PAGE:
“When I saw that business skills and practices could be used for social justice, it opened up my mind,” she said.  “That’s what I’m focusing on now [at WAGES]―using economic and business strategies to create a fairer economy and a just world.”


WAGES provides training on business skills, and governance, and how to clean houses without harmful chemicals. Once the cooperatives learn the skills, they go out on their own.   


"There's so much potential in this model," Abell declares. "The job quality is so much higher, the pay is better, it's a more positive and healthier work environment, there's mutual support both in the workplace and in the community. For every new position created, ten people express an interest in it."

The challenge, she says, is to design a model that is easily replicable so workers don't have to keep re-inventing the wheel, or feel they are wasting time or making mistakes that can prove costly or discouraging.


“One of the things that I love about coops is that they give every worker an opportunity to be a leader, whether you’re on the front lines at the cash register or cleaning houses.  You get to vote, to serve on the board or contribute in some other way,” Abell said.


One of the hardest parts of her job is building the big picture. 


“What we’re doing is pretty unique, and we’re hoping to do it on a larger scale. We don’t know how we are going to get to there.  It’s an interesting challenge, but you have to have faith, vision and tenacity,” Abell said.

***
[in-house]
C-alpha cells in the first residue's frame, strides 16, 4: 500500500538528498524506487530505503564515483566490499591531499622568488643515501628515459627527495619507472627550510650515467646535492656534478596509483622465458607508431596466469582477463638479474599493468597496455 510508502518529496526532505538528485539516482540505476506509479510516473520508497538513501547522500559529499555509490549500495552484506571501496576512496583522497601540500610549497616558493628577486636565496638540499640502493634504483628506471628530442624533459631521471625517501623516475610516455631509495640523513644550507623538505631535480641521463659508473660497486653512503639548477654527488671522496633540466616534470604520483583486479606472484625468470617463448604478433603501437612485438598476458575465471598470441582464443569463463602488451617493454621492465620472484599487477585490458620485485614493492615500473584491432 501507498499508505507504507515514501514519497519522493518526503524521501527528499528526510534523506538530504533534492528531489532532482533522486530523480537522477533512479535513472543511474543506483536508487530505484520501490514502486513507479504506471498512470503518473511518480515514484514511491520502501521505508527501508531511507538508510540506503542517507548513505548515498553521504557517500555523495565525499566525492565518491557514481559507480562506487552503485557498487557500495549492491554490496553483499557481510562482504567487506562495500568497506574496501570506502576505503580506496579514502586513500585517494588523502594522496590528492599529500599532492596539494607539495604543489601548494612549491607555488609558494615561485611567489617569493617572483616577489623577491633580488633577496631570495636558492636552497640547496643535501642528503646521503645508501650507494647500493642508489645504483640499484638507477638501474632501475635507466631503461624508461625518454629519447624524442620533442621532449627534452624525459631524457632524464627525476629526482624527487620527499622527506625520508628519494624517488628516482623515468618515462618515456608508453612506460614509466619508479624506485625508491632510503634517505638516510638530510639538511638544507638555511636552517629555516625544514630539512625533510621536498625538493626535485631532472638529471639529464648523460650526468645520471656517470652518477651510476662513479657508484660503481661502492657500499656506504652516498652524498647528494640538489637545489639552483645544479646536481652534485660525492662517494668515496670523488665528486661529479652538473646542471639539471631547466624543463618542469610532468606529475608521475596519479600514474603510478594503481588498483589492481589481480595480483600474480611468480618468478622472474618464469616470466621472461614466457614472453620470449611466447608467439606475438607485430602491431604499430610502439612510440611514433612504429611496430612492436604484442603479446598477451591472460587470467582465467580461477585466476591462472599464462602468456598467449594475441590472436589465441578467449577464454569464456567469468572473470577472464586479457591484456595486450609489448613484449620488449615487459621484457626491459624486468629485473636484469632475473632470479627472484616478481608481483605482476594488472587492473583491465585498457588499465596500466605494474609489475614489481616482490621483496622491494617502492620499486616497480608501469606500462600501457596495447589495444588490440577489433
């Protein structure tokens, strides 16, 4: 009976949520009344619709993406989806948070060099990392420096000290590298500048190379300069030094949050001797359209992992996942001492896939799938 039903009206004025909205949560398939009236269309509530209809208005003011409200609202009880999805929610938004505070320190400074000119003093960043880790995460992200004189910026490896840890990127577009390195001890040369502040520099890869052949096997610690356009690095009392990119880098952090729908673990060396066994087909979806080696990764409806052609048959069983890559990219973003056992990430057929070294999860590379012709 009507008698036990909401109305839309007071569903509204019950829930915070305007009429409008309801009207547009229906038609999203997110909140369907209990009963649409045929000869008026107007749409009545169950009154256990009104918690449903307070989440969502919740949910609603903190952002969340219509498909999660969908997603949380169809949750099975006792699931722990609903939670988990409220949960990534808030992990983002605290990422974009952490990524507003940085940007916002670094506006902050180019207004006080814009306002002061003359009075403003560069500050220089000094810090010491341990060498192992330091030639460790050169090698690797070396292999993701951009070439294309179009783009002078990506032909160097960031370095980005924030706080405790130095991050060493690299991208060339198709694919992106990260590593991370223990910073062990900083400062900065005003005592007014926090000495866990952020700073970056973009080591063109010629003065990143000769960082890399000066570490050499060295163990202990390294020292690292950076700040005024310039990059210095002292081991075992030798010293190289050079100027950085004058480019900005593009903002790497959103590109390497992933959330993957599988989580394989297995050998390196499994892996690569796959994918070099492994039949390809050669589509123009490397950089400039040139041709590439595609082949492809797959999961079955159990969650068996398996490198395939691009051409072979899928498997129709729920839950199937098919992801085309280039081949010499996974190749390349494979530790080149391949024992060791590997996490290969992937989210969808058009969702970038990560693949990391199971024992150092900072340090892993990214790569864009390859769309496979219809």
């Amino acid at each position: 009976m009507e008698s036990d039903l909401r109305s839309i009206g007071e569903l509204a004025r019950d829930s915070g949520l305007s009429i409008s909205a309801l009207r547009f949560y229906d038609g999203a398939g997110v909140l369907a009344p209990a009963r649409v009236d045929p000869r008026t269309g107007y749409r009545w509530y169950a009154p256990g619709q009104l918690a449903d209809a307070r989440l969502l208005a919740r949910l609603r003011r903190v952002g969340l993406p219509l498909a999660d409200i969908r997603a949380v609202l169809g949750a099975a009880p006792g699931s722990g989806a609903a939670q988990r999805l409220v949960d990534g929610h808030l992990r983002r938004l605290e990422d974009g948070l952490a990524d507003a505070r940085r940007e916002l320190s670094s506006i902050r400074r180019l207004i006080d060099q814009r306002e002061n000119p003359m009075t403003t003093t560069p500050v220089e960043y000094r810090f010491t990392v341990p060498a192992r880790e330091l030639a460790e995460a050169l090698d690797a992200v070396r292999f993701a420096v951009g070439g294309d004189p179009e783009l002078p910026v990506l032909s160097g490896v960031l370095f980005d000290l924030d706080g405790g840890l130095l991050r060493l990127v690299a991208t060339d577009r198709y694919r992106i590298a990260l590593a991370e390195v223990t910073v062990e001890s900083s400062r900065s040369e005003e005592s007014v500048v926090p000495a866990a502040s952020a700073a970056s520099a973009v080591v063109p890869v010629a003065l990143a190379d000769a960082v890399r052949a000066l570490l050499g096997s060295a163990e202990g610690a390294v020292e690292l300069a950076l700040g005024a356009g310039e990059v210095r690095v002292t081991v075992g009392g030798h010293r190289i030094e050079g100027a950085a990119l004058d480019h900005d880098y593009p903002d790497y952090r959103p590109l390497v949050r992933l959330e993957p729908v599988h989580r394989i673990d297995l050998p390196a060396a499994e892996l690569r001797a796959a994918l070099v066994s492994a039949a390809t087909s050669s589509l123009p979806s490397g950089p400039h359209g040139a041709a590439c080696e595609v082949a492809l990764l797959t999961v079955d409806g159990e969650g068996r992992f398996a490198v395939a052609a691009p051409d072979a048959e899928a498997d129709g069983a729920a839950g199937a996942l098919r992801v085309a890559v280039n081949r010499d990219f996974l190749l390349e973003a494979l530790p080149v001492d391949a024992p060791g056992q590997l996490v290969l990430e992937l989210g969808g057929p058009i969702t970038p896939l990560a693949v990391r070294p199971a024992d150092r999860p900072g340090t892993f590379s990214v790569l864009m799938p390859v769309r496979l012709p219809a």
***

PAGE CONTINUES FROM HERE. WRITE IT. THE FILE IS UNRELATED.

Another difficulty is supporting the unique role of managers in the cooperatives. They need an entrepreneurial vision, to work well in the participatory process, foster leadership, be bilingual and bicultural. 


“It’s a challenge finding the right people to be coop managers and supporting them,” she said.

But the job has many soft moments as well.  Many of the women do not have many options; some speak little or no English, in other jobs they get low wages for work with dangerous chemicals and no medical benefits.


“To see them get health insurance for the first time in their lives is incredible,” Abell said. “On Memorial Day, when they got paid for six hours and didn’t have to work, they were so excited.”

Many were unsure about their ability to be owners.  “I love to see their confidence grow through training,” Abell said.  “I get really excited about that stuff.”  


"Most of the women in the WAGES cooperatives have never been asked what they think of a workplace policy. That may sound small, but really it's big, because it transfers to the rest of their lives. It can happen in any workplace, but it's more likely to happen in a coop structure because that value is already there. Worker cooperatives hold a very special place [in the economy]; that's one reason I'm so excited about the national federation forming."'


Abell, who turns 38 in September, is emphatic about the potential of cooperatives to improve people's lives.


"Coops are a powerful tool in the toolbox for economic justice," she remarks. "The coop idea has always held a specific excitement for me. I believe in what individuals are able to do, cooperatively. “When they’re done well, coops bring out the best in people.”


For more on WAGES go to:

Jane Livingston is an independent editor, writer and publicist for the cooperative movement.  Ajowa Nzinga Ifateyo is a member of the GEO Collective and a Board member of the U.S. Federation of Worker Cooperatives.